In Nazi Germany in 1936 seven men escape from a concentration camp. The camp commander puts up seven crosses and, as the Gestapo returns each escapee he is put to death on a cross. The ... See full summary »
After a drunken binge on the San Pablo waterfront, longshoreman Bobo fears he may have killed a man. In his uncertainty, he takes a job on an isolated bait barge. That night, he rescues ... See full summary »
Blind detective Duncan Maclain is visited by old friend Norma Lawry, looking for help in getting rid of one of her old beaus, who is courting Norma's 17-year old step-daughter. When the old beau is found murdered, Norma is the chief suspect until Duncan (aided by his guide-dog Friday) pays a visit to her home and uncovers a plot to steal her husband's military secrets for the enemy.Written by
Ron Kerrigan <email@example.com>
The failure of the original copyright holder to renew the film's copyright resulted in it falling into public domain, meaning that virtually anyone could duplicate and sell a VHS/DVD copy of the film. Therefore, many of the versions of this film available on the market are either severely (and usually badly) edited and/or of extremely poor quality, having been duped from second- or third-generation (or more) copies of the film. See more »
When the butler/enemy agent Hansen confronts Duncan MacLean loudly playing the organ in the middle of the night, Hansen ruffles his own hair to appear as if he has been sleeping and just awakened - although he knows that MacLean cannot see his appearance. See more »
[talking to Duncan Maclain's dog]
I'm off to the Harlem Squash and Tennis Club to meet my dream girl.
[Alistar opens the door and the dog flattens him to pursue a female canine in the street]
Why, you wolf!
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Very Good Suspense Feature That Deserves to Be Better Known
With an interesting plot, some suspenseful sequences, and a very effective performance by Edward Arnold, "Eyes in the Night" deserves to be much better known. Although its story contained a wartime message, as a whole it rises well above a mere message piece. It has numerous strong points, and not the least of them is director Fred Zinnemann, who scores a success in one of his earlier full-length features.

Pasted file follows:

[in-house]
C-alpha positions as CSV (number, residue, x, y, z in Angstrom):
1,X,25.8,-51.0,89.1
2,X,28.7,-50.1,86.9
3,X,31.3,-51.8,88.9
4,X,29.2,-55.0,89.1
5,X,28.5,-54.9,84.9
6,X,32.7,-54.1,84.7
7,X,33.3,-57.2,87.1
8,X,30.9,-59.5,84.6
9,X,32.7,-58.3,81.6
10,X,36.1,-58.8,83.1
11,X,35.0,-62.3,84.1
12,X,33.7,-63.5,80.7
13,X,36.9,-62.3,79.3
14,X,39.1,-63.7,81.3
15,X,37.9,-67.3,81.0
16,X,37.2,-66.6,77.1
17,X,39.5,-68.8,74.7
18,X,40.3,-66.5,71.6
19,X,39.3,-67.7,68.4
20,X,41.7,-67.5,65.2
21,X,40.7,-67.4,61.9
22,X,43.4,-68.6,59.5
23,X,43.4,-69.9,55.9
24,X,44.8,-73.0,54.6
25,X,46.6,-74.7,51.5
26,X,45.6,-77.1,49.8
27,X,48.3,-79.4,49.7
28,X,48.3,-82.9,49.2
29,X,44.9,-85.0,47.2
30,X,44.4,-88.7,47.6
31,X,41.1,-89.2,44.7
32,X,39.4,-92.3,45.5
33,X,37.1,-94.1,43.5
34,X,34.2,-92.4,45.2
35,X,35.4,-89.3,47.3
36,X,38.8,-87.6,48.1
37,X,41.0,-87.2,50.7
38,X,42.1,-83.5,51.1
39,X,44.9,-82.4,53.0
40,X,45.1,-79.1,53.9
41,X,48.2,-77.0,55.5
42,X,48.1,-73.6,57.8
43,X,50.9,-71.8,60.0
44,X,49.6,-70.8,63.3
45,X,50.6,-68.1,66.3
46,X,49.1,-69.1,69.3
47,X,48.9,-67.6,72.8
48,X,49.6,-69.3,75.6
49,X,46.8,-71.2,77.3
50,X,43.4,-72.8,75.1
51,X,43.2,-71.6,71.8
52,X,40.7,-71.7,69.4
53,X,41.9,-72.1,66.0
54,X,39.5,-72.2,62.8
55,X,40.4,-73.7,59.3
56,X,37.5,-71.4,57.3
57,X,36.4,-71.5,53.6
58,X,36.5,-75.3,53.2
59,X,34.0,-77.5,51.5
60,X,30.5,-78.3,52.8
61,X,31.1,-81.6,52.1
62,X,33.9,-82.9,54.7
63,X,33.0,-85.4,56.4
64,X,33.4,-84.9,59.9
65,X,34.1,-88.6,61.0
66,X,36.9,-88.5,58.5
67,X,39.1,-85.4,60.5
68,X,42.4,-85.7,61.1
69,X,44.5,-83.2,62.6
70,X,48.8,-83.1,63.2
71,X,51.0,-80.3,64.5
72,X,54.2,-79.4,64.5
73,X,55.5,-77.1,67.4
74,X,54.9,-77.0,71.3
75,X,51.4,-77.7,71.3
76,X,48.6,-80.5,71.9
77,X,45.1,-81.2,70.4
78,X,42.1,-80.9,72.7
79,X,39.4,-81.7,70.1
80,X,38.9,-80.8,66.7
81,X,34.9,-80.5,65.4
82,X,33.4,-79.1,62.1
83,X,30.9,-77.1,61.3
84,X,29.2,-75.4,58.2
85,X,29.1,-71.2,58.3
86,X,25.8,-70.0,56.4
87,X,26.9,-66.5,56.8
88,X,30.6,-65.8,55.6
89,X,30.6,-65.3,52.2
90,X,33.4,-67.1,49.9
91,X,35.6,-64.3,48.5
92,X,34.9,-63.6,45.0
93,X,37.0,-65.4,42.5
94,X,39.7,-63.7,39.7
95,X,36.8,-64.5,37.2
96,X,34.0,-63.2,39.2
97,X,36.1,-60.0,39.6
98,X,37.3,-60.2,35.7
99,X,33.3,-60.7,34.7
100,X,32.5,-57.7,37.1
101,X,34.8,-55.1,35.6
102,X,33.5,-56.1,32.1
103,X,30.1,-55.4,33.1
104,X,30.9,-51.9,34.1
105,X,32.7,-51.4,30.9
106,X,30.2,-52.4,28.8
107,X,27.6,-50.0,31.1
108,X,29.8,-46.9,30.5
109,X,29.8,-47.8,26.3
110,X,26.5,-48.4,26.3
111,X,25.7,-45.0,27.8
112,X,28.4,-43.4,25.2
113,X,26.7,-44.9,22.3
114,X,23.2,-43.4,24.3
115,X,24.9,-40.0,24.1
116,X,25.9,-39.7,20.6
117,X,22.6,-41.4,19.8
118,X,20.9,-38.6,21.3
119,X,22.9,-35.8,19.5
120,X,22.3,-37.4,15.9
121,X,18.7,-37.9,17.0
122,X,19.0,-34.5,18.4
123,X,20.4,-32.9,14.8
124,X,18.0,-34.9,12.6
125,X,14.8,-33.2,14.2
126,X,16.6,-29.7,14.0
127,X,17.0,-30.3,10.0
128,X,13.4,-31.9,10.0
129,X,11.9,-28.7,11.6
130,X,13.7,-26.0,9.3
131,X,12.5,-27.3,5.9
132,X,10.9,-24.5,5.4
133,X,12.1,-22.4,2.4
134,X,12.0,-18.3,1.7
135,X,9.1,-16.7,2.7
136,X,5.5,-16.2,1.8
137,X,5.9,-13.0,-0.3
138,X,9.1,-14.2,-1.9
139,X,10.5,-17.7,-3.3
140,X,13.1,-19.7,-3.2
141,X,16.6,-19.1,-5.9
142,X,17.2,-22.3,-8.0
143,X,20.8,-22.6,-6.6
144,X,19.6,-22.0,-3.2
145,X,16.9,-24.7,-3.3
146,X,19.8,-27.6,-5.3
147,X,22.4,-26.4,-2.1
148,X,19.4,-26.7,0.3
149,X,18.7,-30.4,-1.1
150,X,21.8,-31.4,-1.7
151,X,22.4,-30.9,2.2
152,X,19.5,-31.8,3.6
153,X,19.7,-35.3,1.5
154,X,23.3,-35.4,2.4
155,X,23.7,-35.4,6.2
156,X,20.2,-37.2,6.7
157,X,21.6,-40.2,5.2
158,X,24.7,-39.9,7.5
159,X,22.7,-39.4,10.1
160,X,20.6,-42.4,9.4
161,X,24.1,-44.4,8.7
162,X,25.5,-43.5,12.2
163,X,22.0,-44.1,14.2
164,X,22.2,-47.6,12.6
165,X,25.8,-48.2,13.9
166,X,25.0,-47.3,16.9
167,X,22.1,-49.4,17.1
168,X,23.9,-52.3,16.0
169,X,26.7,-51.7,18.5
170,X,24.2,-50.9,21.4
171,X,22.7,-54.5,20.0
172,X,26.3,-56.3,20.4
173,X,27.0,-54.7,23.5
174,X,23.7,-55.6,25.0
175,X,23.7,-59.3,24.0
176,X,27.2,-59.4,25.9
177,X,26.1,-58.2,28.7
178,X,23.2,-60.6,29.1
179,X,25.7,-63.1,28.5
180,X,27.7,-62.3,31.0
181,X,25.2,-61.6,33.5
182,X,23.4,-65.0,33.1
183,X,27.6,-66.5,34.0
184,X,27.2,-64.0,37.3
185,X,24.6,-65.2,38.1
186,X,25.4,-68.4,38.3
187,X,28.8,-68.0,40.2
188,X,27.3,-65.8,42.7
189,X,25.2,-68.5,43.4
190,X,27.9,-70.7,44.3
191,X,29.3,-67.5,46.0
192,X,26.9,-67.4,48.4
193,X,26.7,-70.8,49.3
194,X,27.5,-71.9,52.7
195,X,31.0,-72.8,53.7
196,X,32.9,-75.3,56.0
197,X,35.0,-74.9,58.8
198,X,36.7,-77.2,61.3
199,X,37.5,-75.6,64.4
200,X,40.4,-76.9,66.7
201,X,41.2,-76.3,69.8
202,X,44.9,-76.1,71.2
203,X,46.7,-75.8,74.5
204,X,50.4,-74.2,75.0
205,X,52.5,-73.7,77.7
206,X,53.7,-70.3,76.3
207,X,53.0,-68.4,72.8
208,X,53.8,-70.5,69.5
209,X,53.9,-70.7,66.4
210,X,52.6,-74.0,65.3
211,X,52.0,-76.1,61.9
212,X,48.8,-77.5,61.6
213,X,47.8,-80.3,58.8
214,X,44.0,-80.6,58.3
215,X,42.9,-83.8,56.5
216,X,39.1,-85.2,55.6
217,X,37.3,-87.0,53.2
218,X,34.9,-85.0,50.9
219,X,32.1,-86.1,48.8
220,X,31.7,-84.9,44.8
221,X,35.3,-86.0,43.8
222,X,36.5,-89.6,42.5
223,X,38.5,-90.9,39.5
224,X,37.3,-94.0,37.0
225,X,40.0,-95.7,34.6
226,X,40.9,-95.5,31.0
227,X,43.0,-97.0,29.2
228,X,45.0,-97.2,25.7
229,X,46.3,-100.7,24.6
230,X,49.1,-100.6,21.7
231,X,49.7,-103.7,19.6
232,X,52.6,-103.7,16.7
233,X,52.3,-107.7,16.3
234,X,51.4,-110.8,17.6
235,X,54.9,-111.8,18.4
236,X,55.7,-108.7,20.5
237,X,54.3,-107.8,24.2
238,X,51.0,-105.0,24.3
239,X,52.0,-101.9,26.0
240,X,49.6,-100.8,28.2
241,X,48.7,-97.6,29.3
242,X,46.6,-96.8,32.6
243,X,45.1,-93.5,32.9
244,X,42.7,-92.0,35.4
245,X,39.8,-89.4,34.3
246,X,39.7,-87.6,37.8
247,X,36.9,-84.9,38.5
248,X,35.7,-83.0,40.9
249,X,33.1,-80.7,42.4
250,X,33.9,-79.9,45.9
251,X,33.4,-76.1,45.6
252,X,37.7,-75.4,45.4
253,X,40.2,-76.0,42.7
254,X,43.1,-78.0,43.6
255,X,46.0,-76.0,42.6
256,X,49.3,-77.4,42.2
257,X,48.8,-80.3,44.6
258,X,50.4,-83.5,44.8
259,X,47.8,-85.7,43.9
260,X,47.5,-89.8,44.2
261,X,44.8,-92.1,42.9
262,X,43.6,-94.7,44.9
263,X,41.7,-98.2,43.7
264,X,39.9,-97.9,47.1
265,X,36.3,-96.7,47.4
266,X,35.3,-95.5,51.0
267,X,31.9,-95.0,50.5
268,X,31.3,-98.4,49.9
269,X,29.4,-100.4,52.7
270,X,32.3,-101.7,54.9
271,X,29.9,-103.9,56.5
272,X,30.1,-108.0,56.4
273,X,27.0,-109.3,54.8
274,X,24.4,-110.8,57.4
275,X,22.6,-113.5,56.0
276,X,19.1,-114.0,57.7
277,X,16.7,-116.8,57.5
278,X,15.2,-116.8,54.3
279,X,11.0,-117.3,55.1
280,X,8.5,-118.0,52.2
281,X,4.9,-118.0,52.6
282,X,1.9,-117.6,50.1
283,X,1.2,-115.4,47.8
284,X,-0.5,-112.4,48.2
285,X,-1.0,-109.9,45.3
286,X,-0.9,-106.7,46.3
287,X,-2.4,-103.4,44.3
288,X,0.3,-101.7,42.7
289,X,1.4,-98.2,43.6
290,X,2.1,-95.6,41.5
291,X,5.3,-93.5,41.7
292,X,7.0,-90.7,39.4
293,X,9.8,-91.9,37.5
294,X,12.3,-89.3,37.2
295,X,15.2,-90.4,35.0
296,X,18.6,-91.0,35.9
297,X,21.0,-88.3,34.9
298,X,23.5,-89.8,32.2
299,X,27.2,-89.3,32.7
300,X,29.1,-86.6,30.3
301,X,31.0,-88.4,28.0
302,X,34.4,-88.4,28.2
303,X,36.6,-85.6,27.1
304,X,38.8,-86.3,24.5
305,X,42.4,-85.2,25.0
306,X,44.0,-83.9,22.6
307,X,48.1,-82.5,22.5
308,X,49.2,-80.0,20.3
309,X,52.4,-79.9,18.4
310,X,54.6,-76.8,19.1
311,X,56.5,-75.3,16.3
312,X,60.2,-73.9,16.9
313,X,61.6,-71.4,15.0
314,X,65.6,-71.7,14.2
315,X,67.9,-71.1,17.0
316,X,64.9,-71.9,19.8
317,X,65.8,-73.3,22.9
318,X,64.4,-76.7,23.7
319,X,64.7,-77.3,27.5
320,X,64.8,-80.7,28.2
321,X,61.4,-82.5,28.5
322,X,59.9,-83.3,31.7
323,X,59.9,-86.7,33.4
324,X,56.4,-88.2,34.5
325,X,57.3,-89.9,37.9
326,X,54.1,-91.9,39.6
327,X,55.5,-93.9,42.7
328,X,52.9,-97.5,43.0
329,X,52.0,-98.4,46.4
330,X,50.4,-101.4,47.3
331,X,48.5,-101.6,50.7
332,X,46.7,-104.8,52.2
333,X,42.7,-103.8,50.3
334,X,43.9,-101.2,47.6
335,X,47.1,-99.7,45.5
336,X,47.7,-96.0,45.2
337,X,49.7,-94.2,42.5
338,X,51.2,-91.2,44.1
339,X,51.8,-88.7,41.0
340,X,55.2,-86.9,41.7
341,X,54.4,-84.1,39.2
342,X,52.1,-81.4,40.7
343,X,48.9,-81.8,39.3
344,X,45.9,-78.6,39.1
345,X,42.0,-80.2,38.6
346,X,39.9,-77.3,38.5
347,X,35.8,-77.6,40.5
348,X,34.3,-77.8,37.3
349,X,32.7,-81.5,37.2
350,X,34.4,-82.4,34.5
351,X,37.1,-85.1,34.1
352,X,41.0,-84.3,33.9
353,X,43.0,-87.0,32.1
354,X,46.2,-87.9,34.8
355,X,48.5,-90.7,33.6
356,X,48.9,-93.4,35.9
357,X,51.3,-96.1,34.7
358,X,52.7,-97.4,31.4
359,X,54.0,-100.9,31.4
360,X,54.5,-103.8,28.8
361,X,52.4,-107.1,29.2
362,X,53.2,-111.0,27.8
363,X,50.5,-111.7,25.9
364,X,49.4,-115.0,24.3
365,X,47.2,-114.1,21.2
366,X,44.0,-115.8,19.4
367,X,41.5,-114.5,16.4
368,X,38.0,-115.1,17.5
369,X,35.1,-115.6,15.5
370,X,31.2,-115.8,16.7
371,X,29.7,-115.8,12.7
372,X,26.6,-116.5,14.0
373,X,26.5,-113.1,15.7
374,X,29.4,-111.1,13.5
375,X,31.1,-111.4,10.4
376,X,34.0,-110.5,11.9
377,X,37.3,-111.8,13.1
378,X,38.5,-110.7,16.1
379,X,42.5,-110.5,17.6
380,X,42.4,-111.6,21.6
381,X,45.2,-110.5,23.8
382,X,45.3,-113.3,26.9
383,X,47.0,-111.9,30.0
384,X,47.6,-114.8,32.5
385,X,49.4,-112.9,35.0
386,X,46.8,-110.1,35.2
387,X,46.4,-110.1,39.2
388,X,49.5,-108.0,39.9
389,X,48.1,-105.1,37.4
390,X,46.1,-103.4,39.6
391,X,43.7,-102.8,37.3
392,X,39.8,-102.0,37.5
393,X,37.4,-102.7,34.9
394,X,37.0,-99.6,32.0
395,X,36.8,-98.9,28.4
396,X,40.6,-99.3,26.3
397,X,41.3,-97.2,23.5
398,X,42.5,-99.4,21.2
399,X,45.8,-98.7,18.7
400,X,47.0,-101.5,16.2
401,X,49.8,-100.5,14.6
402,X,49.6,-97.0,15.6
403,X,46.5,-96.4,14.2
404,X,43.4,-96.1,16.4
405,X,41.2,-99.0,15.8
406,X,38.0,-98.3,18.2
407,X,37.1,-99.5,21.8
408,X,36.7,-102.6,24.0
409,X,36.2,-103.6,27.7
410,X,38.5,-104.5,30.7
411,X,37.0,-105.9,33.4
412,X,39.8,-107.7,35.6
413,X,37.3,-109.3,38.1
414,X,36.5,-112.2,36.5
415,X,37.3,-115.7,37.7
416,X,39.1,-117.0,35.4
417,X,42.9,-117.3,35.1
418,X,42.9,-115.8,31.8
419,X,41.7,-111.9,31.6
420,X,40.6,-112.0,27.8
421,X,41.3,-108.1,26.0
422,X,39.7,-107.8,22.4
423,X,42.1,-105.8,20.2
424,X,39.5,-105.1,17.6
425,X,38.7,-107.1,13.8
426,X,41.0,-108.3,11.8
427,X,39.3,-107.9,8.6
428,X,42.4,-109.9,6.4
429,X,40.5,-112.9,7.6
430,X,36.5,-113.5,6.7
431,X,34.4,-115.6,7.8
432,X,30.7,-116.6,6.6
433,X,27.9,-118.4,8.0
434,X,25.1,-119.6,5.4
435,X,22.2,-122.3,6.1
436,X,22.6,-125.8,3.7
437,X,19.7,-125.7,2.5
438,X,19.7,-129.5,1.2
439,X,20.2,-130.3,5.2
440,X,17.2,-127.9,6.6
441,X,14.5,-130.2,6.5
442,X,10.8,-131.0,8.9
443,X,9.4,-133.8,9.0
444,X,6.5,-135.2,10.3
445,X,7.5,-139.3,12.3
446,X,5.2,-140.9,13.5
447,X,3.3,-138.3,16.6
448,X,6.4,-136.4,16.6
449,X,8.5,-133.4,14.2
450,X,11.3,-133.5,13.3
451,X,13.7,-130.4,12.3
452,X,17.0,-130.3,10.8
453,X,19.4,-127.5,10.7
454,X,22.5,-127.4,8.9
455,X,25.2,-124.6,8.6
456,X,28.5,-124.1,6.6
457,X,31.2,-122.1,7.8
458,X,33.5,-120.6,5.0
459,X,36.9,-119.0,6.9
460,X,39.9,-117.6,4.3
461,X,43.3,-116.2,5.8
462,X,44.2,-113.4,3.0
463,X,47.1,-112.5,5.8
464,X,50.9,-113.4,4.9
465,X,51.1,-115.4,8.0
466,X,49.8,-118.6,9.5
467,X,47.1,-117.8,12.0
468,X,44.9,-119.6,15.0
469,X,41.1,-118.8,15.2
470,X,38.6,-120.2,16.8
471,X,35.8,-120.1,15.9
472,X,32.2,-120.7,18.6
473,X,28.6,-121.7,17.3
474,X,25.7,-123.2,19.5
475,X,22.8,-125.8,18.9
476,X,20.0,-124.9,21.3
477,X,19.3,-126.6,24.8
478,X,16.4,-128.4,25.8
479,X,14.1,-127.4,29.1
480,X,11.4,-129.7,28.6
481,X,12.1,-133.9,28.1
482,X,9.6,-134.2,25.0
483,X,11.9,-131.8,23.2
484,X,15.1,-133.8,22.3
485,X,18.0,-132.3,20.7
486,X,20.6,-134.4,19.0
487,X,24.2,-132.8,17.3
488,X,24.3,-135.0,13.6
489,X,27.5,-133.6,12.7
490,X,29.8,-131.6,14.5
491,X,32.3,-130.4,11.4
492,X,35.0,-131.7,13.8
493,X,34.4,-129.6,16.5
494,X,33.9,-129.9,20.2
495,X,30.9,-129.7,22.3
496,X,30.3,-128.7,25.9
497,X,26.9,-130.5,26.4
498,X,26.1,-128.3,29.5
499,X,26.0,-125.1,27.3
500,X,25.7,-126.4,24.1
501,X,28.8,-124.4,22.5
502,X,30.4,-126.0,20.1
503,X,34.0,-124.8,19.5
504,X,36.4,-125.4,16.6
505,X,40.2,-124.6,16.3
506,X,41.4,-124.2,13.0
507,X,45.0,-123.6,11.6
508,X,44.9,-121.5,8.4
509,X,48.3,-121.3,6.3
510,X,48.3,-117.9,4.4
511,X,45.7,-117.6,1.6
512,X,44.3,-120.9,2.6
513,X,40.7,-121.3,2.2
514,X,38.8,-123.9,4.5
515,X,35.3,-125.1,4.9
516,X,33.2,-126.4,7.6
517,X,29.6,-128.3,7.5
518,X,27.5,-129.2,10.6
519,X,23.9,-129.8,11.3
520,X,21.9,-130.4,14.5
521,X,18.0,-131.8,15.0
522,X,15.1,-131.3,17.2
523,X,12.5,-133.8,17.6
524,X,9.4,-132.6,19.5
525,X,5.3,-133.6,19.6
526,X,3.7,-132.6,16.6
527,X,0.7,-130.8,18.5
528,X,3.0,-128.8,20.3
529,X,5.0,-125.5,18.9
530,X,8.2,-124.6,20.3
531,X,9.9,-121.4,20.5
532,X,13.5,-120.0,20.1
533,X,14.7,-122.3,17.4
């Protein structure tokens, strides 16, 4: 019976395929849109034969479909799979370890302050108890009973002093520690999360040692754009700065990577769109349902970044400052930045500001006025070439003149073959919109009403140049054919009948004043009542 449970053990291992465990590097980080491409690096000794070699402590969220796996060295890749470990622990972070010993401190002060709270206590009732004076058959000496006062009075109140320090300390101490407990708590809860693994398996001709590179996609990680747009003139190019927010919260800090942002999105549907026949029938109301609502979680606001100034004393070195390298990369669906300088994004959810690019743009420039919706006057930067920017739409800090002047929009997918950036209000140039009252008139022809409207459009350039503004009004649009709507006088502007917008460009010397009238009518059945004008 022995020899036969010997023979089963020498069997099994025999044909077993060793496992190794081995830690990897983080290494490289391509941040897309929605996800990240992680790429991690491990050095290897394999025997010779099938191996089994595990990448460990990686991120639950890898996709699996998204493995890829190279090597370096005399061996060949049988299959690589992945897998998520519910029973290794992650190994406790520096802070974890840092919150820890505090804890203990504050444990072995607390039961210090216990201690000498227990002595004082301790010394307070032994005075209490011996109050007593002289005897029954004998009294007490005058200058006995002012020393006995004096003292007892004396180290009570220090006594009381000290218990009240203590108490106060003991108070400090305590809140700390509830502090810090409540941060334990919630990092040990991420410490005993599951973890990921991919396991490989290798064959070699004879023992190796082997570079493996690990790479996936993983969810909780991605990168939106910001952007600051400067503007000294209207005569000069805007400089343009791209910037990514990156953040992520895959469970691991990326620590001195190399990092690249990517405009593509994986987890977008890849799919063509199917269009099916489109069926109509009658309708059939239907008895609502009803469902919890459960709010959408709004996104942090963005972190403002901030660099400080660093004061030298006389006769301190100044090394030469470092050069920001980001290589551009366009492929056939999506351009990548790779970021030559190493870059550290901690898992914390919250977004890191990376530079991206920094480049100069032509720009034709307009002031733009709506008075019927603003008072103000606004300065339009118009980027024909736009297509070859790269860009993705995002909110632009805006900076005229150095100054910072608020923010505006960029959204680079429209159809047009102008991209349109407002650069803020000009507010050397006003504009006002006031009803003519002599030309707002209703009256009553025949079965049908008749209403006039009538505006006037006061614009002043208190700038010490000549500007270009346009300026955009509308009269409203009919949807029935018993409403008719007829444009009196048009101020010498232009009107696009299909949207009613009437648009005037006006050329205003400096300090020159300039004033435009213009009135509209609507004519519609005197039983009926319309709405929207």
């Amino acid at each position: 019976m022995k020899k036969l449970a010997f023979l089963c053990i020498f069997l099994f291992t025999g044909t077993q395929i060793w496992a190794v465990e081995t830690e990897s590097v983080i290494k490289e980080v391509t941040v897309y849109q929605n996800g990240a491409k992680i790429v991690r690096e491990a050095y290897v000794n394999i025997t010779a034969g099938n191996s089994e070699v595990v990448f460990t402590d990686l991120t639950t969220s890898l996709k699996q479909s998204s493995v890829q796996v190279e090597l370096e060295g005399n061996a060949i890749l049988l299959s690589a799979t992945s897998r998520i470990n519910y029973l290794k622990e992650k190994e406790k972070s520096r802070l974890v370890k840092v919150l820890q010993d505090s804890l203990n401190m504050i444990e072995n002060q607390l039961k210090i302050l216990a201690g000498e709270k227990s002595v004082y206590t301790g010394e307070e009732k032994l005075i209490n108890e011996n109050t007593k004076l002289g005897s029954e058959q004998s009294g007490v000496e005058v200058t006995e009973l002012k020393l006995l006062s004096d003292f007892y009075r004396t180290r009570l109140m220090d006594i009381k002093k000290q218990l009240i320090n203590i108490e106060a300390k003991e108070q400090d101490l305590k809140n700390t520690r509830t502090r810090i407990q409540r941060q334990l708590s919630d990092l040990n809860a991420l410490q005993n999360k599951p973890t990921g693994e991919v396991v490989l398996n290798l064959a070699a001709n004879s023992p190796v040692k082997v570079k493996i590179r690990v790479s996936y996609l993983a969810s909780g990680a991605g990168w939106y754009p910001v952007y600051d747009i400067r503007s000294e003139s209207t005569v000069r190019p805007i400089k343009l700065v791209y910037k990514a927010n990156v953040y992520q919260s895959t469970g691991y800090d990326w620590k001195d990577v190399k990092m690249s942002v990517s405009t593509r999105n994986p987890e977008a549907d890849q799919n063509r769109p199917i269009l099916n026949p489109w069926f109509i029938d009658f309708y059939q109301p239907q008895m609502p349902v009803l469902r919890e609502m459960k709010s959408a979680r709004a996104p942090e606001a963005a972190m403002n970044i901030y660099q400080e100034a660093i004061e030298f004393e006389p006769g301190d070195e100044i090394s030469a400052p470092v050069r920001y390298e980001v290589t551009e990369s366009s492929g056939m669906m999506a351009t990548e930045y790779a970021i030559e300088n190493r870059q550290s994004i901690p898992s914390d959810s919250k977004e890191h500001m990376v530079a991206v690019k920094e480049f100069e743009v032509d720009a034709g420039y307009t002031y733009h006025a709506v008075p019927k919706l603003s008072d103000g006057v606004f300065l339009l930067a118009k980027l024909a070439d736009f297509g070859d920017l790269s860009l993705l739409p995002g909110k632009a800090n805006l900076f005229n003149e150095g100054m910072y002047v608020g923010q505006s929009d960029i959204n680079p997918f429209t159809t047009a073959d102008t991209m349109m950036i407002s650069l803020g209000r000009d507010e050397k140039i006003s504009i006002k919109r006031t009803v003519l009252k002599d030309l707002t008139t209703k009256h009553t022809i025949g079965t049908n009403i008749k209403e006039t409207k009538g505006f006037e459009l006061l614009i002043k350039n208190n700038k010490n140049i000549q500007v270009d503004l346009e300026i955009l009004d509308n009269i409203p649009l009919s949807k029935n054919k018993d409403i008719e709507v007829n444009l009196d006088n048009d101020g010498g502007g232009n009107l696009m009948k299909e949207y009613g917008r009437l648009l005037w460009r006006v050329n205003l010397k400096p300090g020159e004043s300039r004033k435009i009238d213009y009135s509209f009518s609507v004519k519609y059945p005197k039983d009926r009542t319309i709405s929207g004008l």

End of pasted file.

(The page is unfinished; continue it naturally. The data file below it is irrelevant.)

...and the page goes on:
Arnold heads up a good cast as a blind but very resourceful detective, and he makes the character both interesting and believable. The story gives Arnold a lot of good opportunities, and he makes the most of them. The suspenseful basement sequence could almost have served as a prototype for a similar though much more elaborate sequence in the Audrey Hepburn classic "Wait Until Dark".
Ann Harding, a young Donna Reed, and Reginald Denny are also in the cast, and while they and the other characters cannot compete with Arnold, they all do a solid job. But the standout of the supporting cast is the dog 'Friday', who gets some of the best moments, and who performs very well.
The fast-paced story begins as a murder mystery, but as things slowly become clear, the last half focuses more on espionage and suspense. The story has its less plausible elements, to be sure, but it is all entertaining. It is just as good as a number of other movies from the era that are much better known, and it is well worth the time to watch.
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